Image courtesy of TOMS Shoes, ‘One for One giving philosophy’

Here, a vision was born – a company which creates alpargata shoes but with a ‘one for one’ giving philosophy, where for every pair purchased, another was donated to someone in need. Now in 2023, TOMS donates one-third of its profits to grassroots organisations.

Although it is unlikely that their audience have witnessed this poverty first-hand like Mycoskie has, TOMS have an admirable way of uniting their followers in empathy, igniting their charitable spirit, inviting them to be part of a movement which betters humanity. In doing so, they create a community, telling a story of solidarity, giving and goodness.

Where there may be some detachment post-purchase of the life’s customers are impacting by buying a pair of TOMS, the story is continued online. Social media shows the otherwise unseen, like a child wearing the shoes they have just received because you, yourself, just purchased a pair. Simple, joyful, emotive, the smile on the child’s face matches your own as you know you have helped to make a difference.

Image courtesy of TOMS Shoes, ‘TOMS Thessaloniki flagship’

Image courtesy of TOMS Shoes, ‘TOMS Thessaloniki flagship’

The store’s story is an embodiment of the movement shoppers are supporting; and so, this tangible touchpoint creates an emotional tie with each customer. Like a movie where all the seemingly unrelated character storylines come together, the store is the place of unity – unity of people, unity of stories, unity of goodness.

And what is it that unites these things? The TOMS shoe. It was the alpargata shoe, worn by the creator that ignited the vision; it is the same shoe that scrollers see on social media; the same shoe that they buy; the shoe that is then donated to someone in need. A story of unity. The shoe is unity. The store is unity. TOMS is unity.


In the world of retail storytelling, very few brands are truly bringing their narratives to life. Those most successful at it – like Patagonia, Zara, Nike and TOMS – artfully place their customer at the centre of the narrative, the key commonality being that they unite them under a common vision and purpose, then use the store as a ground to let them explore it. Every channel leads to this moment: seeds are planted on social media with inspiring interviews, heritage tales and behind-the-scenes insight; then equipping them with technology, information and imagination, the retail space brings the story to life and shows them the role they play. The store is a place to express themselves, but also to meet like-minded individuals, fellow intrinsic characters to the plot.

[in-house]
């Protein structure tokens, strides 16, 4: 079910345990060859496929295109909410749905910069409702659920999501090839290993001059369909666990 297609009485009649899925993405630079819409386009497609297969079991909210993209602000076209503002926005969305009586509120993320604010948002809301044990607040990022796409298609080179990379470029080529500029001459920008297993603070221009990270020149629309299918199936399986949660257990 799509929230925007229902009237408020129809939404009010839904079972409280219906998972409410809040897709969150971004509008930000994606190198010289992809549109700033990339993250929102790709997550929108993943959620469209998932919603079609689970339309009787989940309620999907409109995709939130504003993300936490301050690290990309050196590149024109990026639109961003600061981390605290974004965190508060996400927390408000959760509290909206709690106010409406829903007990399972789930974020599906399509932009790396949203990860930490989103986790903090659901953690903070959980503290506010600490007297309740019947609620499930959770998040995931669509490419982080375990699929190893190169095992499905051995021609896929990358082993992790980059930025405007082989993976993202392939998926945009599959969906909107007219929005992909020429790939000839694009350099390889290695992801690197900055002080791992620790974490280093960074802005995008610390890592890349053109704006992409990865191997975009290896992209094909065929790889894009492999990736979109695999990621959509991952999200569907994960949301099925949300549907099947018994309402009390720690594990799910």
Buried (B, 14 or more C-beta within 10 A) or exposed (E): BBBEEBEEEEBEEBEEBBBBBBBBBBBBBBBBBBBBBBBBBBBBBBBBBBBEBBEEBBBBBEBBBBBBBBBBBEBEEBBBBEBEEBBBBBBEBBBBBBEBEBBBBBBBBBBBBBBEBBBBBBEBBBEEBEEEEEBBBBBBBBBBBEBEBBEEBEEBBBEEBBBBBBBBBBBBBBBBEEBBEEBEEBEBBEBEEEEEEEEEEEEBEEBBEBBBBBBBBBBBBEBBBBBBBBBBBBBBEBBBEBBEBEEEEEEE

Much can be learned from these leading examples by natural-born storytellers like Disney and Warner Bros. Just imagine a Disney store where the expectation is that the unexpected will happen, the unreal becomes real, exactly like what happens in the movies – the Fairy Godmother comes along, or you find a lamp and are granted three wishes, or a lion lost in the wilderness finds two friends. Or a Ferrari store, where the brand’s legendary story comes to life in more ways than just the building architecture, or a Formula 1 car hung from an atrium ceiling; a Pepsi store which is as bold and timeless as the drink itself; a sensory Spotify store which tells the story of music and their artists, the customer becomes the co-creator, audio-visual experiences creating new dynamics between creators and their listeners.

Retail storytelling looks different from brand to brand. Just like no one wants to watch some knock-off version of their favourite movie, customers want brands to give them something unique, a story which resonates with them and makes them feel part of something bigger. A story which they don’t just watch or listen to, but experience as a reality.


12 mins22 Mar 23